IEnumerable interface in .NET and LSP

By Vladimir Khorikov

I often see developers saying that in most cases, use of IEnumerable breaks LSP. Does it? Let’s find out.

This is the continuation of my article Read-Only Collections and LSP. It this post, I’d like to discuss IEnumerable interface from a Liskov Substitution Principle (LSP) perspective.

Liskov Substitution Principle and IEnumerable interface

To answer the question whether or not use of IEnumerable breaks LSP, we should step back and see what it means to break LSP.

We can say that LSP is violated if one of the following conditions are met:

  • Subclass of a class (or, in our case, of an interface) doesn’t preserve its parent’s invariants
  • Subclass weakened the parent’s postconditions
  • Subclass strengthened the parent’s preconditions

The problem with IEnumerable is that its preconditions and postconditions are not defined explicitly and often being interpreted wrong. Official contracts for IEnumerable and IEnumerator also don’t tell us much. Even more, different implementations of IEnumerable often contradict each other.

Implementations of IEnumerable interface

Before we dive into implementations, let’s look at the interface itself. Here’s the code for IEnumerable<T>, IEnumerator<T> and IEnumerator. IEnumerable interface is essentially the same as IEnumerable<T>.

public interface IEnumerable<out T> : IEnumerable

{

    IEnumerator<T> GetEnumerator();

}

 

public interface IEnumerator<out T> : IDisposable, IEnumerator

{

    T Current { get; }

}

 

public interface IEnumerator

{

    object Current { get; }

    bool MoveNext();

    void Reset();

}

They are quite simple and doesn’t do much. Nevertheless, different BCL classes implement them differently. Perhaps, the most significant example of contradiction in IEnumerable implementation is List<T> class:

public class List<T>

{

    public struct Enumerator : IEnumerator<T>

    {

        private List<T> list;

        private int index;

        private T current;

 

        public T Current

        {

            get { return this.current; }

        }

 

        object IEnumerator.Current

        {

            get

            {

                if (this.index == 0 || this.index == this.list._size + 1)

                    throw new InvalidOperationException();

                return (object)this.Current;

            }

        }

    }

}

‘Current’ property of type T does not require you to call MoveNext(), whereas ‘Current’ property of type object does:

public void Test()

{

    List<int>.Enumerator enumerator = new List<int>().GetEnumerator();

    int current = enumerator.Current; // Returns 0

    object current2 = ((IEnumerator)enumerator).Current; // Throws exception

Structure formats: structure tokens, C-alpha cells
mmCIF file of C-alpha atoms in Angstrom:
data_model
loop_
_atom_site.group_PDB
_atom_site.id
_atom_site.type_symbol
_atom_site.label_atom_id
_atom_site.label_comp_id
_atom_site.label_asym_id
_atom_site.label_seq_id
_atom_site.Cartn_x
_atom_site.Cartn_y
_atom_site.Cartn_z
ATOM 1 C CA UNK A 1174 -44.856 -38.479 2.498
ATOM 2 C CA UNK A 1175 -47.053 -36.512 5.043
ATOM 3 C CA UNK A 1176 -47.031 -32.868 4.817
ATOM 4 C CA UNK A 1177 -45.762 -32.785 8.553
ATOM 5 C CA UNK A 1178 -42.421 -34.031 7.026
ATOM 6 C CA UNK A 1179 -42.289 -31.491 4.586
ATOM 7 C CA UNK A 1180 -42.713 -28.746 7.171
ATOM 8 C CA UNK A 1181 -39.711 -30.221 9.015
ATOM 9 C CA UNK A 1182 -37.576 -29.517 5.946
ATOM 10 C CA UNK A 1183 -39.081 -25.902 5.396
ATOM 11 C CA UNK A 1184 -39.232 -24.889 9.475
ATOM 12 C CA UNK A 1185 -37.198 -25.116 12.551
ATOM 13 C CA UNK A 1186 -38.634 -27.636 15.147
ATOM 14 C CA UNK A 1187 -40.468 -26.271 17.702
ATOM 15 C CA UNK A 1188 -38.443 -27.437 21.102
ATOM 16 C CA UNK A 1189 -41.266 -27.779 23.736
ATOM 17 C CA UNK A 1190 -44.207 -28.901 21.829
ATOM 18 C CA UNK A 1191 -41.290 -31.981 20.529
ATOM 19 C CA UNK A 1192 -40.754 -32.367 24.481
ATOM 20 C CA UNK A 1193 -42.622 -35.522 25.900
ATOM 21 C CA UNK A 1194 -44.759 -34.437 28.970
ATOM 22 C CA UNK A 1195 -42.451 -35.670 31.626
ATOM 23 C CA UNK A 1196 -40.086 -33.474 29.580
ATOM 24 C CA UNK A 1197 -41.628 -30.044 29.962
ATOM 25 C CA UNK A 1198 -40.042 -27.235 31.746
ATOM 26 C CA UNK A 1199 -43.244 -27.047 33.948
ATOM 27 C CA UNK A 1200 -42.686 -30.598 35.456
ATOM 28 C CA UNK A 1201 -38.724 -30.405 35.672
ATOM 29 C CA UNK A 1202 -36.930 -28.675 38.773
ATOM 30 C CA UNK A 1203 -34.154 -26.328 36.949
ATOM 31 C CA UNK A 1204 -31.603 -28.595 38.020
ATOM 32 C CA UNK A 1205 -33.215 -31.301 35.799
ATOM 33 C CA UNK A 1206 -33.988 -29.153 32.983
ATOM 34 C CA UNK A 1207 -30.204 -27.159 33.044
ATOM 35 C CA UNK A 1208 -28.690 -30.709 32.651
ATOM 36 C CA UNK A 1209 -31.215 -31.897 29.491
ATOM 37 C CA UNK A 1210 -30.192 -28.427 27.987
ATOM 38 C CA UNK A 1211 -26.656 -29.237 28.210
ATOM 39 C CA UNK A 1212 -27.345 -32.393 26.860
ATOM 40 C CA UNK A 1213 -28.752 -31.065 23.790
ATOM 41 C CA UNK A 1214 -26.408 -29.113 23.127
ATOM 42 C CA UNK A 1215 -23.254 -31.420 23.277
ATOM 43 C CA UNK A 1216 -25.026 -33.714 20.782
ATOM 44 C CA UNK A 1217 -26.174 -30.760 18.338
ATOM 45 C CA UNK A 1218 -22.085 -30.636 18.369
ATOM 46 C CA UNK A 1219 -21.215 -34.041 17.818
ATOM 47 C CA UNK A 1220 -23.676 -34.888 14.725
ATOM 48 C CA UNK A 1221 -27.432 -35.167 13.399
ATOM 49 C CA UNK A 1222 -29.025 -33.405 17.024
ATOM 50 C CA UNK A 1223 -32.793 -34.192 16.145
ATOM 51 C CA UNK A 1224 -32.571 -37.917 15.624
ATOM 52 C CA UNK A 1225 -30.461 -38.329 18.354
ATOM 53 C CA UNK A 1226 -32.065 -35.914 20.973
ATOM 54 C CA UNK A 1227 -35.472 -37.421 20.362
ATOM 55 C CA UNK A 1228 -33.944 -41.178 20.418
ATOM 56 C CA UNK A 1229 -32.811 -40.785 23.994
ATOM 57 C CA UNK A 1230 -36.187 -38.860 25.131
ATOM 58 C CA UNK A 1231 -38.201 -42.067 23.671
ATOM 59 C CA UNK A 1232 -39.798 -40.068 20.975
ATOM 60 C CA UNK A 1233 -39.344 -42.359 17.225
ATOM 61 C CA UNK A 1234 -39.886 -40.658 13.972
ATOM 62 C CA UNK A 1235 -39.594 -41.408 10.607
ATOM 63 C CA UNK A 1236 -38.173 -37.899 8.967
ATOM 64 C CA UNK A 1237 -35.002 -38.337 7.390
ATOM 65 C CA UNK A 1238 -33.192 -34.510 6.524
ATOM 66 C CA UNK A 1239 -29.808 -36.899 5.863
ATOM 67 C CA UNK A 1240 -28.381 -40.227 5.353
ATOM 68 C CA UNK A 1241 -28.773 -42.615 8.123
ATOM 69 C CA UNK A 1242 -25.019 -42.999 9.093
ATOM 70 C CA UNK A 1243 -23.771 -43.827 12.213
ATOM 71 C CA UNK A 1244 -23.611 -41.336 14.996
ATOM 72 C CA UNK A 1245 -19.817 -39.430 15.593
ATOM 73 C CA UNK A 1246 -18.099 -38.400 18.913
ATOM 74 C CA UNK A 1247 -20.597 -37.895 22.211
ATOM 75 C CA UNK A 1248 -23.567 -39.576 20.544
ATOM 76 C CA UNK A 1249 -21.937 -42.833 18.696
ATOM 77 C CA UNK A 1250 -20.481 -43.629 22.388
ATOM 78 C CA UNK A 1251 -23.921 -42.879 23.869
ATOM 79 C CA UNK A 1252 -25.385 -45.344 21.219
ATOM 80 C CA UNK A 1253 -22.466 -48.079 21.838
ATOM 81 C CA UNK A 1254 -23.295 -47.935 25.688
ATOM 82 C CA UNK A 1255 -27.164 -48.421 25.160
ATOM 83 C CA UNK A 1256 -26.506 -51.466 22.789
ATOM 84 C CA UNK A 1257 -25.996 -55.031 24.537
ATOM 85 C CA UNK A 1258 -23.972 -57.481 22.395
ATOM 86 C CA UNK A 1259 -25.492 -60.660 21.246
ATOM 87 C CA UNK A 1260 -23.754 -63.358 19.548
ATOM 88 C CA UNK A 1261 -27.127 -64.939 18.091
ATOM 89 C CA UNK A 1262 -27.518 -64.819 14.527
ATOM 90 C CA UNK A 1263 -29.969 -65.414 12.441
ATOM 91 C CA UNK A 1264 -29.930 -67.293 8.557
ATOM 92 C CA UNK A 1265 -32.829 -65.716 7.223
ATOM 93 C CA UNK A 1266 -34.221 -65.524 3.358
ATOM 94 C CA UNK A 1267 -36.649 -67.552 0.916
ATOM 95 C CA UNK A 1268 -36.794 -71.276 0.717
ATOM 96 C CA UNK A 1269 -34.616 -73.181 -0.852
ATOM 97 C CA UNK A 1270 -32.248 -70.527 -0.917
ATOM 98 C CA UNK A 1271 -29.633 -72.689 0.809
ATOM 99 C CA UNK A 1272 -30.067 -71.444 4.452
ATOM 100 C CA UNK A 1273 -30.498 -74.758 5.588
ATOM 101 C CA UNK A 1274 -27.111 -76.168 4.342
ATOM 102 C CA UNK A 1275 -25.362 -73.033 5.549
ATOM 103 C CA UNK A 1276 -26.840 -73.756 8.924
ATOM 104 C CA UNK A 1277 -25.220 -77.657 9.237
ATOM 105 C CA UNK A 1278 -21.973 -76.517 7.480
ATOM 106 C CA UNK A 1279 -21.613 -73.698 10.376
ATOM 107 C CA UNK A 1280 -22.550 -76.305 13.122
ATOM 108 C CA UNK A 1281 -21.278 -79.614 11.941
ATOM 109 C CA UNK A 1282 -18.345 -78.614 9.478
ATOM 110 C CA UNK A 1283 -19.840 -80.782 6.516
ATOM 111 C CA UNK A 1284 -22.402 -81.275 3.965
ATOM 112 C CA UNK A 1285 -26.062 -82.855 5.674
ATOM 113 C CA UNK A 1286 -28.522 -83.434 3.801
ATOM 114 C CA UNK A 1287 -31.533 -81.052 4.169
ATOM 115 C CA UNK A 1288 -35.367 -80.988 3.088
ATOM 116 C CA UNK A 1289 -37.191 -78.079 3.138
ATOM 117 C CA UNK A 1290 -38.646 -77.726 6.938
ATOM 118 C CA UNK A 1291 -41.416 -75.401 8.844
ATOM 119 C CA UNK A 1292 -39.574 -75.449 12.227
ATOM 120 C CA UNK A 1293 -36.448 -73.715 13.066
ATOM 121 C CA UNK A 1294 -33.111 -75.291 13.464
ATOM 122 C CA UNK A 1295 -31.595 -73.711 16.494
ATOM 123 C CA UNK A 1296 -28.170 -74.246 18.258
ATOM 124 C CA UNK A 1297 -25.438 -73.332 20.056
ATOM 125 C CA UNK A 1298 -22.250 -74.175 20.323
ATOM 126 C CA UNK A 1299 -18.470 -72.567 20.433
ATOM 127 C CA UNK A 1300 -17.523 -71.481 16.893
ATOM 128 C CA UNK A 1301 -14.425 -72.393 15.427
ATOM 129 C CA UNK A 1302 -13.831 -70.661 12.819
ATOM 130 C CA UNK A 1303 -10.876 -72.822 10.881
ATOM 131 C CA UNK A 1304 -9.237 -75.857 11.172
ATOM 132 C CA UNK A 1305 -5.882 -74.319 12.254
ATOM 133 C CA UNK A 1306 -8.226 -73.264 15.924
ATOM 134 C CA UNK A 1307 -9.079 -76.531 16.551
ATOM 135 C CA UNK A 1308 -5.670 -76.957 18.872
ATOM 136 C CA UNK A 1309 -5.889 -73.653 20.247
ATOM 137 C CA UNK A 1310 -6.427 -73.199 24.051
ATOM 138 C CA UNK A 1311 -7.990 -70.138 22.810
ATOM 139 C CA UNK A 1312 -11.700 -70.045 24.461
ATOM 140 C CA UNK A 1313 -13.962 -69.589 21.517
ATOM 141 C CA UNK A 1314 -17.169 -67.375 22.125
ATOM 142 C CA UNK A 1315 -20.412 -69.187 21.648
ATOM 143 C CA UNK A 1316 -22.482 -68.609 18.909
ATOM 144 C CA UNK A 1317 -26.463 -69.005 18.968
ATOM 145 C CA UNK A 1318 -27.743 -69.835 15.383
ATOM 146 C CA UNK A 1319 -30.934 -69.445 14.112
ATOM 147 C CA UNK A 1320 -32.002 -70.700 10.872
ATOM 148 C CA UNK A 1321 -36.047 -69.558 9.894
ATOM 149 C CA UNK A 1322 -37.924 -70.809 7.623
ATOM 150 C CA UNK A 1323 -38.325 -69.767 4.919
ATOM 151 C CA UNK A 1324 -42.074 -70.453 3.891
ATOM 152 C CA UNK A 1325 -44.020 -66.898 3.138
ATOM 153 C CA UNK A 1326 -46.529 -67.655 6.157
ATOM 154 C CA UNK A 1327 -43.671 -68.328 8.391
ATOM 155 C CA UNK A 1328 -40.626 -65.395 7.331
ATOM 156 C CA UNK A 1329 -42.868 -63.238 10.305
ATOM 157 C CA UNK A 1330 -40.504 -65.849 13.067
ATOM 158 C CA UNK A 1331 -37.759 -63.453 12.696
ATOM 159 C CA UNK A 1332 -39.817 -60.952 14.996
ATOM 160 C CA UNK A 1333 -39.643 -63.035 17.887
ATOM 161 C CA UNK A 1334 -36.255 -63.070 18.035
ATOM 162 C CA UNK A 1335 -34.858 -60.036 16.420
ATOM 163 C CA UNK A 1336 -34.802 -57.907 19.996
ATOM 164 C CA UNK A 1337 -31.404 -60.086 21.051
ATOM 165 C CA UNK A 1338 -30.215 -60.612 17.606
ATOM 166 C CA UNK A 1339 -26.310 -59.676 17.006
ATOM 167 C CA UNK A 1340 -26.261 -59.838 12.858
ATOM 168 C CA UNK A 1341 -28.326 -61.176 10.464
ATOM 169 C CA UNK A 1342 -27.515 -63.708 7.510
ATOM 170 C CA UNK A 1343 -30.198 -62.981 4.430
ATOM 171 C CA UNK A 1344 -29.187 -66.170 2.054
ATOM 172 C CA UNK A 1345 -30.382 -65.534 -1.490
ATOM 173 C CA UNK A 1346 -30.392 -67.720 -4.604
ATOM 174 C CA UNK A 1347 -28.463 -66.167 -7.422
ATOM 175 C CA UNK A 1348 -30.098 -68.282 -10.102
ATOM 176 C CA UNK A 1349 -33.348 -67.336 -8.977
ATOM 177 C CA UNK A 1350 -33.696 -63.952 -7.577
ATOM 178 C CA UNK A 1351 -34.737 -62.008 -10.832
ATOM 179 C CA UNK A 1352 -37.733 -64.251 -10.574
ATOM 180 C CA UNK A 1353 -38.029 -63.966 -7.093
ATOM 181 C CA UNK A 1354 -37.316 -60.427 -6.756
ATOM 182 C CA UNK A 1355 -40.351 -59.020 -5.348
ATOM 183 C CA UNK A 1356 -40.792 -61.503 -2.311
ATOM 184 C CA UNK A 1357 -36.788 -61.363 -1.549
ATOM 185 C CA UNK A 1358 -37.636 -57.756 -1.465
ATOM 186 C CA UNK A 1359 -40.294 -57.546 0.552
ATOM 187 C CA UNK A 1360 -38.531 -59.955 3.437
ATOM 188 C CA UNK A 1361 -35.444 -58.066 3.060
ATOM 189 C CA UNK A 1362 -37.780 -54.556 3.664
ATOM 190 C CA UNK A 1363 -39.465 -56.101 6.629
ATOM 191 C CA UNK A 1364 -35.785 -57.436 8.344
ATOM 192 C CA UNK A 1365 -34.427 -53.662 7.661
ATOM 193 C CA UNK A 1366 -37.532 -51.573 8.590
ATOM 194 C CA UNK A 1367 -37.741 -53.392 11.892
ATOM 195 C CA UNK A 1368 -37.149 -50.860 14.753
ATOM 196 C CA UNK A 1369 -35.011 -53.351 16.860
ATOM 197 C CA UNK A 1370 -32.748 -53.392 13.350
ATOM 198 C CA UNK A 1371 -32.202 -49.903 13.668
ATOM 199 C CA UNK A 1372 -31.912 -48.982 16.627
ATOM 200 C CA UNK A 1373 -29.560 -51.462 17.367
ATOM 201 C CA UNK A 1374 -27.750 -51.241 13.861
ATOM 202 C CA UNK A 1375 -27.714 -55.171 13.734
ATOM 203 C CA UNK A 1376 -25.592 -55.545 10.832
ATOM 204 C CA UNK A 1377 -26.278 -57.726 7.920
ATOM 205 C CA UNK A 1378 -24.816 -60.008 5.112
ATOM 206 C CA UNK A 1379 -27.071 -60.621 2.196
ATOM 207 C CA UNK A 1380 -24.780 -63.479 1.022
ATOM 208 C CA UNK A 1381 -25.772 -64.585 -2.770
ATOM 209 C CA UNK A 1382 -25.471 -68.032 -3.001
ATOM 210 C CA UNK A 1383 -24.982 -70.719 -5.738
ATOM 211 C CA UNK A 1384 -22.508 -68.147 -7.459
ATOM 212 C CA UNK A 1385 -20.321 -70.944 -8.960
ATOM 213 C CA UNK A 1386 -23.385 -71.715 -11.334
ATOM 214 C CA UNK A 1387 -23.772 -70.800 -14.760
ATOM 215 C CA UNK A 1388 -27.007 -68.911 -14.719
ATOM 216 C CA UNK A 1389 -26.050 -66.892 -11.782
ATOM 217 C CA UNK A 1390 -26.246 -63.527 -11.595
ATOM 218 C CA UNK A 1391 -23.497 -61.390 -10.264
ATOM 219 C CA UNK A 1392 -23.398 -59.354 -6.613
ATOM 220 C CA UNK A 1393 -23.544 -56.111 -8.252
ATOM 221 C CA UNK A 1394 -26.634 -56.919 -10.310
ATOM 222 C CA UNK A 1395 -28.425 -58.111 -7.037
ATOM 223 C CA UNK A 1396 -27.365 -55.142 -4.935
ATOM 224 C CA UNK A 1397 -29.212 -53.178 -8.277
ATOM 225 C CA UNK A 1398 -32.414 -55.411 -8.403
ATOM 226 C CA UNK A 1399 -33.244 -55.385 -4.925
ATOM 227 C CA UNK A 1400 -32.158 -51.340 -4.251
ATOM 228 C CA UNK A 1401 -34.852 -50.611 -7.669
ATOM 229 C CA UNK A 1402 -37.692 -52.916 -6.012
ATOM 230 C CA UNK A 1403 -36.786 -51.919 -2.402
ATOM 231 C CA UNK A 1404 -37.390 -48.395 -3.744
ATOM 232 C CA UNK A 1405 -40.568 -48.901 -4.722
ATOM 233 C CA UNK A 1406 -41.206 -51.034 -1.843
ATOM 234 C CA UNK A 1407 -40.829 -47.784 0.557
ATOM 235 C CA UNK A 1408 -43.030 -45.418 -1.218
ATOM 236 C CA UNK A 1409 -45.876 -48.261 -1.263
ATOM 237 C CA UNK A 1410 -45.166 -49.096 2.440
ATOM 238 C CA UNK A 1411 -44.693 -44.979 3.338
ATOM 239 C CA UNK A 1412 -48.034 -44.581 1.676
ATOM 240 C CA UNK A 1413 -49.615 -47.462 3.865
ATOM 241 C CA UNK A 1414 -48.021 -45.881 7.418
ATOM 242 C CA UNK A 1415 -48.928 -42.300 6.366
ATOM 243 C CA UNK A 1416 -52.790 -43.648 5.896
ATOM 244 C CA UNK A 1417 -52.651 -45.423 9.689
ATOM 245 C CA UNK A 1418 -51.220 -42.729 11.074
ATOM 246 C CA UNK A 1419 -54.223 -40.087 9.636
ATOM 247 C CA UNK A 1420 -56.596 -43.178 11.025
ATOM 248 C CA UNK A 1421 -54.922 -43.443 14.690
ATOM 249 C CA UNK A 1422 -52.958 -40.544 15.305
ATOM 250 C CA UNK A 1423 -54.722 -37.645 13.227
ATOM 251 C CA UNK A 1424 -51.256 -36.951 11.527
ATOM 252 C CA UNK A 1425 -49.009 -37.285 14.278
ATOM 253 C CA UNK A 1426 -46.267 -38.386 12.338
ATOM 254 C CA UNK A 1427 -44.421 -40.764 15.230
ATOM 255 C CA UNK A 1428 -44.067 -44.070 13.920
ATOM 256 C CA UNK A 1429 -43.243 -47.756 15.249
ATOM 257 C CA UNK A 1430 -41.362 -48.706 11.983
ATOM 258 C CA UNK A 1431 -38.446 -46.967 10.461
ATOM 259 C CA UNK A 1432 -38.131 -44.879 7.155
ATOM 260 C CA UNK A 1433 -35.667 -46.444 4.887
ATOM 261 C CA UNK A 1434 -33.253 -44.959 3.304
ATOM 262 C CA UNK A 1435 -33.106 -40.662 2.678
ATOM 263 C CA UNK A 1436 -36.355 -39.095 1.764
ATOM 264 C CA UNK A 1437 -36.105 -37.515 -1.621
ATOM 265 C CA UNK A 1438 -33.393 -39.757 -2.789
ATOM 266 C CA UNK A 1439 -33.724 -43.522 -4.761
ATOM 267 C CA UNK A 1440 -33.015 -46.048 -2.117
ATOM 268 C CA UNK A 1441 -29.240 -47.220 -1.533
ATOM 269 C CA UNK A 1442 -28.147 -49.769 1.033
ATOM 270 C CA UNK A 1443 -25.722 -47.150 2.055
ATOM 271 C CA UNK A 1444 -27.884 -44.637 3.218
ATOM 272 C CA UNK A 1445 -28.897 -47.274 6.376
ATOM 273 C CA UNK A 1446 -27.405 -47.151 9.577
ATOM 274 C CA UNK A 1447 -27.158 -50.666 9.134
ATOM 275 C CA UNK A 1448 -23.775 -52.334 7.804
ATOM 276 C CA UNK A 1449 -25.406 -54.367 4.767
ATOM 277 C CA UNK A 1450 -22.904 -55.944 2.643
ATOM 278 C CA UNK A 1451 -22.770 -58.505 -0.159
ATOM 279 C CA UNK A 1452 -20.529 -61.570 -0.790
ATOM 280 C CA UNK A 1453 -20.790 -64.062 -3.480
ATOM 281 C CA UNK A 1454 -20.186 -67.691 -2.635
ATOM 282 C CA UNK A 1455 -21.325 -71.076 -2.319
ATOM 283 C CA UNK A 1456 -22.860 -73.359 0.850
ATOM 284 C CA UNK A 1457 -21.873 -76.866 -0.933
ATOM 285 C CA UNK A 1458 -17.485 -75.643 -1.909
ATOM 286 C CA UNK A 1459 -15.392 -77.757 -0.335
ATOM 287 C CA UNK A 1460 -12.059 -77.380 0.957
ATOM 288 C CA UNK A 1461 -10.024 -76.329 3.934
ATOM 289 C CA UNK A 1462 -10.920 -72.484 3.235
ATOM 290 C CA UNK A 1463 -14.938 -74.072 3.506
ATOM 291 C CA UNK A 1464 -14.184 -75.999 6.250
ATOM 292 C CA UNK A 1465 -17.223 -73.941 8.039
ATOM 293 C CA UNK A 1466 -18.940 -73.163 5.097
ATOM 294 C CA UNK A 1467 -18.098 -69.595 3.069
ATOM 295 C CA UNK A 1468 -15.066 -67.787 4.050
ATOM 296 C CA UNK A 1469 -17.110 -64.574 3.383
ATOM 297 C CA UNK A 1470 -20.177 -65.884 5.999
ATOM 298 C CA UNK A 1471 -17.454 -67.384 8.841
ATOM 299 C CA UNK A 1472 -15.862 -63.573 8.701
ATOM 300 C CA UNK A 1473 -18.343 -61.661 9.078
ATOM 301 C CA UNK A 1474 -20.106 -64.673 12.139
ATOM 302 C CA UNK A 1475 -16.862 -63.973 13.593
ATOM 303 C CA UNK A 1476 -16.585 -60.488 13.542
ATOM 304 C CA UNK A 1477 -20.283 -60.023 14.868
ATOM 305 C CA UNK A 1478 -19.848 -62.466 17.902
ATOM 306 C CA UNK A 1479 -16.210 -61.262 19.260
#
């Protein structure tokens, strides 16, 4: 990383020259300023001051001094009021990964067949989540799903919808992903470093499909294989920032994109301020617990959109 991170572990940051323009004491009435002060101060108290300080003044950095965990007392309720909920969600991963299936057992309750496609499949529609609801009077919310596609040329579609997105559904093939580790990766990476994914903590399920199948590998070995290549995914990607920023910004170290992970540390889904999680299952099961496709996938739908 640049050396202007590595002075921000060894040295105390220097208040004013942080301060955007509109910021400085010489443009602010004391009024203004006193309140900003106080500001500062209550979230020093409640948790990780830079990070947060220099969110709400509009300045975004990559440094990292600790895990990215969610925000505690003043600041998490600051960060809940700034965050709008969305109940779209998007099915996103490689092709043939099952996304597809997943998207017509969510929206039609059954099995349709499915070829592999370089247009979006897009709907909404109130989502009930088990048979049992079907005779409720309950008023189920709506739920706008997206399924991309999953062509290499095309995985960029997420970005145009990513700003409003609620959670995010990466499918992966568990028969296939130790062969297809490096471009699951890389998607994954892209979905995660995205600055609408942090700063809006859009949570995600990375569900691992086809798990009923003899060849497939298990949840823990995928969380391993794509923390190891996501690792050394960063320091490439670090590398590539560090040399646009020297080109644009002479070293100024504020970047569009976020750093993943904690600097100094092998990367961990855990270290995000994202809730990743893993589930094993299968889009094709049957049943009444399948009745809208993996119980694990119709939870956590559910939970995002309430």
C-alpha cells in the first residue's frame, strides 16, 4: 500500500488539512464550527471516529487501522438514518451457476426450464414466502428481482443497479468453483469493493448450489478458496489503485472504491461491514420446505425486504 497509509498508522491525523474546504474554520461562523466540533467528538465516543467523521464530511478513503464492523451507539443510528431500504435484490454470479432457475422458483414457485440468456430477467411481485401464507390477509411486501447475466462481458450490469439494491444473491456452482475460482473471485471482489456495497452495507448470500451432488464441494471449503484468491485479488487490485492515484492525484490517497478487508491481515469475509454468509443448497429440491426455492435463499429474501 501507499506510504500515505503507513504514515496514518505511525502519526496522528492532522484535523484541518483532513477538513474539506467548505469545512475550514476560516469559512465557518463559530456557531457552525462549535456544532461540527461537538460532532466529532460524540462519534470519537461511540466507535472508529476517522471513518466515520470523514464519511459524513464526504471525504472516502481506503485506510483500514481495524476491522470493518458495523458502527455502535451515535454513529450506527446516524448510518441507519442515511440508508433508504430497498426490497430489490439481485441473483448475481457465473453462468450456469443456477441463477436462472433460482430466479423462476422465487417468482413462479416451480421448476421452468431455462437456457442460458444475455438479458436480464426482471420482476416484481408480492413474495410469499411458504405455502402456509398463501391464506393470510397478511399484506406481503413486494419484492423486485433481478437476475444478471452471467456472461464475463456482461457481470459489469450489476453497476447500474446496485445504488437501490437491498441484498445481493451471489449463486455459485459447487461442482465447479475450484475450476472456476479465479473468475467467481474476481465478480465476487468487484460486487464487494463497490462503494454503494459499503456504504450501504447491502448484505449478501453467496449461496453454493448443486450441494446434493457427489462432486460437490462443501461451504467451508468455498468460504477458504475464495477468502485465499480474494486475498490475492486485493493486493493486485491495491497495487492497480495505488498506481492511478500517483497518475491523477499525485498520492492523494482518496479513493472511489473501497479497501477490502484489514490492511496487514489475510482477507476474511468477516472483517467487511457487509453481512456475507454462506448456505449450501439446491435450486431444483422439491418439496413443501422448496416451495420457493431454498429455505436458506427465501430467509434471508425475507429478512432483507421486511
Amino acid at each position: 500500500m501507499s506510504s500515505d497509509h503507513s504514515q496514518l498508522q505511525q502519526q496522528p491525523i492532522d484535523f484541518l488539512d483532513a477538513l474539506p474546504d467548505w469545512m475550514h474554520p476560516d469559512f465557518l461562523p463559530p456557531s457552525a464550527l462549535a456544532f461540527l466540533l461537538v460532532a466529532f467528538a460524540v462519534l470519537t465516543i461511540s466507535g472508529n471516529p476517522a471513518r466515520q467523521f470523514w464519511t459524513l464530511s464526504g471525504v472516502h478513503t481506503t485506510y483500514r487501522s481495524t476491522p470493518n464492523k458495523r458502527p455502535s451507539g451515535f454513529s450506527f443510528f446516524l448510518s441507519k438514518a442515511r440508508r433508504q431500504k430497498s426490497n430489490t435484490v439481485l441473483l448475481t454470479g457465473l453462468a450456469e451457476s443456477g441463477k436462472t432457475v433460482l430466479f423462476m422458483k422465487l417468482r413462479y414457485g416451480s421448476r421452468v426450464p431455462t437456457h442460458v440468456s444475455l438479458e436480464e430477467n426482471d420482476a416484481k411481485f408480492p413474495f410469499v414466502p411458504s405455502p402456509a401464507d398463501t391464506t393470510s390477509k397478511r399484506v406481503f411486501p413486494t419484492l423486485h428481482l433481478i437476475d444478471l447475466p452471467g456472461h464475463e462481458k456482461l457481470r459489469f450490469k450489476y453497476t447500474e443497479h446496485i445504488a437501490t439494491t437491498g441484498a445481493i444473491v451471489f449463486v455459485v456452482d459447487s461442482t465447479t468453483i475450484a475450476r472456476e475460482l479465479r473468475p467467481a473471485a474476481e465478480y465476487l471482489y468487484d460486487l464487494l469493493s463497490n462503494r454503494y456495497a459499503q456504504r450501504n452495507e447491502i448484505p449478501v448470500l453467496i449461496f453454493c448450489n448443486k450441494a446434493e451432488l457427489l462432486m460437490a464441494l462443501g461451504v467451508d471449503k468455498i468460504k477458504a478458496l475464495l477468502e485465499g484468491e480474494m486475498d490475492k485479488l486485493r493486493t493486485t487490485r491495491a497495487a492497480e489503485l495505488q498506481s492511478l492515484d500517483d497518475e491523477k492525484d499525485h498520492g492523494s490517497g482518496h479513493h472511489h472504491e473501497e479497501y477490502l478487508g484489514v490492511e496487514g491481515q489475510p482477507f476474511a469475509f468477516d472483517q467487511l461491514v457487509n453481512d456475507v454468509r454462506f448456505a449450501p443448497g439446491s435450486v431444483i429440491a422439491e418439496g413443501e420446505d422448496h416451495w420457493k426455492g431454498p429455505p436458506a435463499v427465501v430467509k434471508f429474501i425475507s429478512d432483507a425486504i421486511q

}

Reset() method is also implemented differently. While List<T>.Enumerator.Reset() conscientiously moves to the beginning of the list, iterators don’t implement it at all, so the following code fails:

public void Test()

{

    Test2().Reset(); // Throws NotSupportedException

}

 

private IEnumerator<int> Test2()

{

    yield return 1;

}

It turns out that the only thing we can be sure in is that IEnumerable<T>.GetEnumerator() method returns a non-null enumerator. Other methods guarantee nothing to us. A class implementing IEnumerable interface can be an empty set:

private IEnumerable<int> Test2()

{

    yield break;

}

As well as an infinite sequence of elements:

private IEnumerable<int> Test2()

{

    Random random = new Random();

    while (true)

    {

        yield return random.Next();

    }

}

And that is not a made-up example. BlockingCollection implements IEnumerator in such a way that calling thread is blocked on MoveNext() method until some other thread places an element into the collection:

public void Test()

{

    BlockingCollection<int> collection = new BlockingCollection<int>();

    IEnumerator<int> enumerator = collection.GetConsumingEnumerable().GetEnumerator();

    bool moveNext = enumerator.MoveNext(); // The calling thread is blocked

}

In other words, IEnumerable interface gives no promises about the underlying element set; it doesn’t even guarantee that the set is finite. All it tells us is that it can somehow step through the elements (enumerate them).

Use of IEnumerable and LSP

So, does use of IEnumerable interface break LSP? No. It is actually an invalid question because you can’t break LSP by using an interface, whatever this interface is.

Every interface has some essential preconditions, postconditions and invariants (although, they may not be specified explicitly). Client code using an interface can violate one of the preconditions, but it can’t override them and thus cannot violate LSP. Only classes that implement the interface can break this principle.